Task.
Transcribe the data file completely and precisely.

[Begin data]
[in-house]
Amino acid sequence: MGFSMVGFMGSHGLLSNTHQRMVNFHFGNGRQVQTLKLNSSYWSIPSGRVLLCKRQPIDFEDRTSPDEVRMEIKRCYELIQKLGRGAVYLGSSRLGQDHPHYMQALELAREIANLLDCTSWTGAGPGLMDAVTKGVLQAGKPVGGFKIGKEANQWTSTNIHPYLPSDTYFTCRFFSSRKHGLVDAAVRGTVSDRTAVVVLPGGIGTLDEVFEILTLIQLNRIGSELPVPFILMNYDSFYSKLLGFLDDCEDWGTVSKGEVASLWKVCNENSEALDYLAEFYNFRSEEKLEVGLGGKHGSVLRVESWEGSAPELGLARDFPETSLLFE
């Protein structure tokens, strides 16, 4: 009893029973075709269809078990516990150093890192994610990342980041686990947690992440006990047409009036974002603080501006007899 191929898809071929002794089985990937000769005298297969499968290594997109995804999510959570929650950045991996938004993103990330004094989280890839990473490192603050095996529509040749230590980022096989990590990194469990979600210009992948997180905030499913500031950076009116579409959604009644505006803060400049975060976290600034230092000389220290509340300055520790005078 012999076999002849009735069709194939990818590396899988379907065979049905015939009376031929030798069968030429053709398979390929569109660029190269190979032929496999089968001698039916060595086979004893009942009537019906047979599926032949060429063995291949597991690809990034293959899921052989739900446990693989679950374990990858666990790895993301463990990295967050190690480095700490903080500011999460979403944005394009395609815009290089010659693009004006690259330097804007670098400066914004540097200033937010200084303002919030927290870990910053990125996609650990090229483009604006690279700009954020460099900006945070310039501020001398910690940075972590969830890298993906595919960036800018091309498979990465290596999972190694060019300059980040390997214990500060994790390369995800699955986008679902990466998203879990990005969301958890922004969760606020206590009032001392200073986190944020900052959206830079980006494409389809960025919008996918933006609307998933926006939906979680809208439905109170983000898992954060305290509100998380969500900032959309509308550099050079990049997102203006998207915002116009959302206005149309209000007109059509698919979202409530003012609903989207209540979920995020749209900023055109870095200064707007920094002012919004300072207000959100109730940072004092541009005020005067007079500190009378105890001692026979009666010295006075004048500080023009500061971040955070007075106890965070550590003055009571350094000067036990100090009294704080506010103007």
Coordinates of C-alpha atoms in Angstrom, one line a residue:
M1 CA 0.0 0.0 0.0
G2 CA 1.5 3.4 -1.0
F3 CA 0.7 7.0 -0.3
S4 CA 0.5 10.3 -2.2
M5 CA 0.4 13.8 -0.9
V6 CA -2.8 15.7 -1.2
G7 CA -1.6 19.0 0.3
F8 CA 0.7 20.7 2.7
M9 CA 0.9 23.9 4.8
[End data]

[in-house]
Amino acid sequence: MGFSMVGFMGSHGLLSNTHQRMVNFHFGNGRQVQTLKLNSSYWSIPSGRVLLCKRQPIDFEDRTSPDEVRMEIKRCYELIQKLGRGAVYLGSSRLGQDHPHYMQALELAREIANLLDCTSWTGAGPGLMDAVTKGVLQAGKPVGGFKIGKEANQWTSTNIHPYLPSDTYFTCRFFSSRKHGLVDAAVRGTVSDRTAVVVLPGGIGTLDEVFEILTLIQLNRIGSELPVPFILMNYDSFYSKLLGFLDDCEDWGTVSKGEVASLWKVCNENSEALDYLAEFYNFRSEEKLEVGLGGKHGSVLRVESWEGSAPELGLARDFPETSLLFE
């Protein structure tokens, strides 16, 4: 009893029973075709269809078990516990150093890192994610990342980041686990947690992440006990047409009036974002603080501006007899 191929898809071929002794089985990937000769005298297969499968290594997109995804999510959570929650950045991996938004993103990330004094989280890839990473490192603050095996529509040749230590980022096989990590990194469990979600210009992948997180905030499913500031950076009116579409959604009644505006803060400049975060976290600034230092000389220290509340300055520790005078 012999076999002849009735069709194939990818590396899988379907065979049905015939009376031929030798069968030429053709398979390929569109660029190269190979032929496999089968001698039916060595086979004893009942009537019906047979599926032949060429063995291949597991690809990034293959899921052989739900446990693989679950374990990858666990790895993301463990990295967050190690480095700490903080500011999460979403944005394009395609815009290089010659693009004006690259330097804007670098400066914004540097200033937010200084303002919030927290870990910053990125996609650990090229483009604006690279700009954020460099900006945070310039501020001398910690940075972590969830890298993906595919960036800018091309498979990465290596999972190694060019300059980040390997214990500060994790390369995800699955986008679902990466998203879990990005969301958890922004969760606020206590009032001392200073986190944020900052959206830079980006494409389809960025919008996918933006609307998933926006939906979680809208439905109170983000898992954060305290509100998380969500900032959309509308550099050079990049997102203006998207915002116009959302206005149309209000007109059509698919979202409530003012609903989207209540979920995020749209900023055109870095200064707007920094002012919004300072207000959100109730940072004092541009005020005067007079500190009378105890001692026979009666010295006075004048500080023009500061971040955070007075106890965070550590003055009571350094000067036990100090009294704080506010103007």
Coordinates of C-alpha atoms in Angstrom, one line a residue:
M1 CA 0.0 0.0 0.0
G2 CA 1.5 3.4 -1.0
F3 CA 0.7 7.0 -0.3
S4 CA 0.5 10.3 -2.2
M5 CA 0.4 13.8 -0.9
V6 CA -2.8 15.7 -1.2
G7 CA -1.6 19.0 0.3
F8 CA 0.7 20.7 2.7
M9 CA 0.9 23.9 4.8